Hong Kong horror has produced few figures more memorable than that of the hopping vampire. While its origins are rooted in folklore, it attained novelty status in the West thanks to films such as the 1985 Taiwanese import Hello Dracula, which introduced audiences to a fiend whose now signature outstretched arms and stiff, jerky bounce elicited more laughs than screams. After decades of being cast in a less-than-spooky light, the endemic bloodsucker enjoys a much more frightful rebirth in the dreamy supernatural tale Rigor Mortis.

The directorial debut from pop singer Juno Mak owes much to producer Takashi Shimizu (Ju-On) – from its dark, murky color palette to its languid, unrelenting sense of dread, the work bears the famed Japanese filmmaker’s distinctive mark. It even features his beloved vengeful spirits, embodied here by twin nu gui whose sinewy red tentacles distinguish them from the Ringu-established dark hair-white dress cliché. Their appearance would seem indulgent if they didn’t add to the film’s self-aware role as a tribute to the multi-national horror cinema of Asia.


The story begins with a fictionalized washed-up version of actor Chin Siu-ho (Mr. Vampire), who hangs himself from a ceiling fan after moving into a dilapidated tenement high-rise. When his suicide attempt is thwarted, he becomes familiar with the chain-smoking resident cook, Yau (Anthony Chan, also of Mr. Vampire), who reveals his status as the last surviving vampire hunter. His long-neglected skills finally come in handy when one of the tenants, a gentle seamstress called Aunt Mui (Hee Ching Paw), unwittingly unleashes an evil force in an effort to resurrect her dead husband. With the entire building thrown into chaos, it’s up Yau and his new protégé to stop the undead menace.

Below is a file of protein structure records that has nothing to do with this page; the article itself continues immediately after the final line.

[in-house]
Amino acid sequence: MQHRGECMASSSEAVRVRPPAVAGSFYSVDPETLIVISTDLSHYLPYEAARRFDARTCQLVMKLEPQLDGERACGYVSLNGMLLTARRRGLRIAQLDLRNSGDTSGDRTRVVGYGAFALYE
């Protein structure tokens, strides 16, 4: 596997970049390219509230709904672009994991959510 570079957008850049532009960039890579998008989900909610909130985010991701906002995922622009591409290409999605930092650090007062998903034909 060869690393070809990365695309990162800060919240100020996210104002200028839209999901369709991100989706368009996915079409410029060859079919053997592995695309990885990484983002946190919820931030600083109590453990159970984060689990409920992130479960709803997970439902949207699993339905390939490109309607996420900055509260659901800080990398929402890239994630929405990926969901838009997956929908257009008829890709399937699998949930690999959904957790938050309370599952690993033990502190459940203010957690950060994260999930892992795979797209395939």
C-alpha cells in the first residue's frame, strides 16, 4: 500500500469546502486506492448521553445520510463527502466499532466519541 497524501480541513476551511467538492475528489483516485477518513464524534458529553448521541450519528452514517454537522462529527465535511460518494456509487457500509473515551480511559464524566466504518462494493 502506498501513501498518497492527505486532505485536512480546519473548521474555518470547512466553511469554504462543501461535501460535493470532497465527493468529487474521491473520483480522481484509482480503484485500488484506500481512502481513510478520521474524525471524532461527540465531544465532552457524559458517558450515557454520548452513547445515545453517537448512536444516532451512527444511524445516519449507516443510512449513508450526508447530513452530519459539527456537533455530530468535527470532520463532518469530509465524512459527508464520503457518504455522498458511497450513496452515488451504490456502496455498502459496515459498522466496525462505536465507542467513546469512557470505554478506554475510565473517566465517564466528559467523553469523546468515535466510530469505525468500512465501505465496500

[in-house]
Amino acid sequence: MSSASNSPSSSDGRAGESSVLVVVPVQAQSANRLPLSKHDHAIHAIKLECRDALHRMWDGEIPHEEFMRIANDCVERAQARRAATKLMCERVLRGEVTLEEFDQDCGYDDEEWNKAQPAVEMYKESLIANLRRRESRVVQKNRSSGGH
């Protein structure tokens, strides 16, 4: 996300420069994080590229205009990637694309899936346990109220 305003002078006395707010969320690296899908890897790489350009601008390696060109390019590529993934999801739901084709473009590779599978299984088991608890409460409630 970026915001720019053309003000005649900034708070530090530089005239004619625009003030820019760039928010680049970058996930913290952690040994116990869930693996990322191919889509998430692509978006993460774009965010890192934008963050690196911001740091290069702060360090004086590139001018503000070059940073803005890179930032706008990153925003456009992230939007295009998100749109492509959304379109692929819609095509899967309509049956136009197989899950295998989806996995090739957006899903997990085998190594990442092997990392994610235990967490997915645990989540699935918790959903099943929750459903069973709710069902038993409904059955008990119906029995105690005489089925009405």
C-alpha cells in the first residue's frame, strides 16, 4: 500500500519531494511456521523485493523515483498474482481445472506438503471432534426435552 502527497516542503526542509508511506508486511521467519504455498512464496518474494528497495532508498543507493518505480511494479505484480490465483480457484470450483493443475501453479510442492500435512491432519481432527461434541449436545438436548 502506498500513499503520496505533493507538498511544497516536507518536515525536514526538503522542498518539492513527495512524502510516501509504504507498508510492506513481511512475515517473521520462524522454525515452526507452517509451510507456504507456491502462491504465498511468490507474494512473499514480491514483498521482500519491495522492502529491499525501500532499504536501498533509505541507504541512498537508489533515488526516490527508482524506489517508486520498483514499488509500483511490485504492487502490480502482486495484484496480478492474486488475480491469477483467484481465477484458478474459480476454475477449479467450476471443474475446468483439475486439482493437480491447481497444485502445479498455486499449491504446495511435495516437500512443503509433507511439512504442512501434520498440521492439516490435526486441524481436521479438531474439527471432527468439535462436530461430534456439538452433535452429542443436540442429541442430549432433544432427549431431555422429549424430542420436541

Fair warning to viewers raised on Blade films, you’ll find no epic vampire-versus-human battles here. Rather than amp up the action, the film gives way to a series of slow motion wire fu sequences that pop only when a vibrant steak of blood disrupts the ashen background. While balletic in nature, the fluid movements just don’t gel with gritty, unforgiving surroundings that demand a bigger, more fantastic punch. For all their ambition, the stylish fight scenes, along with numerous esoteric references (who are those mysterious, faceless specters in the hallway?) will likely puzzle, rather than entertain Westerners.

The sleepy pace picks up briefly during the third act when, finally, the vampire enters. Freed from its comical predecessors, the creature reemerges as a strange, otherworldly being that jumps and floats through darkness, its toenails producing a bone-chilling scrape on the concrete floor. With its mangled face and imposing presence, Mak’s heinous creation also offers a chance to partake in sins American films would never commit, primarily the brutal sacrificial killing of a child. Only in these moments does the film reach some truly chilling heights.

Despite its faults, among which include an unsatisfying ending, Mak’s first-time effort makes for a visually interesting attempt at re-imagining genre tropes. By combining Chinese and Japanese aesthetics, Rigor Mortis also becomes a sometimes fun, sometimes original shout-out to the East’s rich and varied horror film culture.

Rigor Mortis is now screening at the New York Asian Film Festival.

Grade: B-

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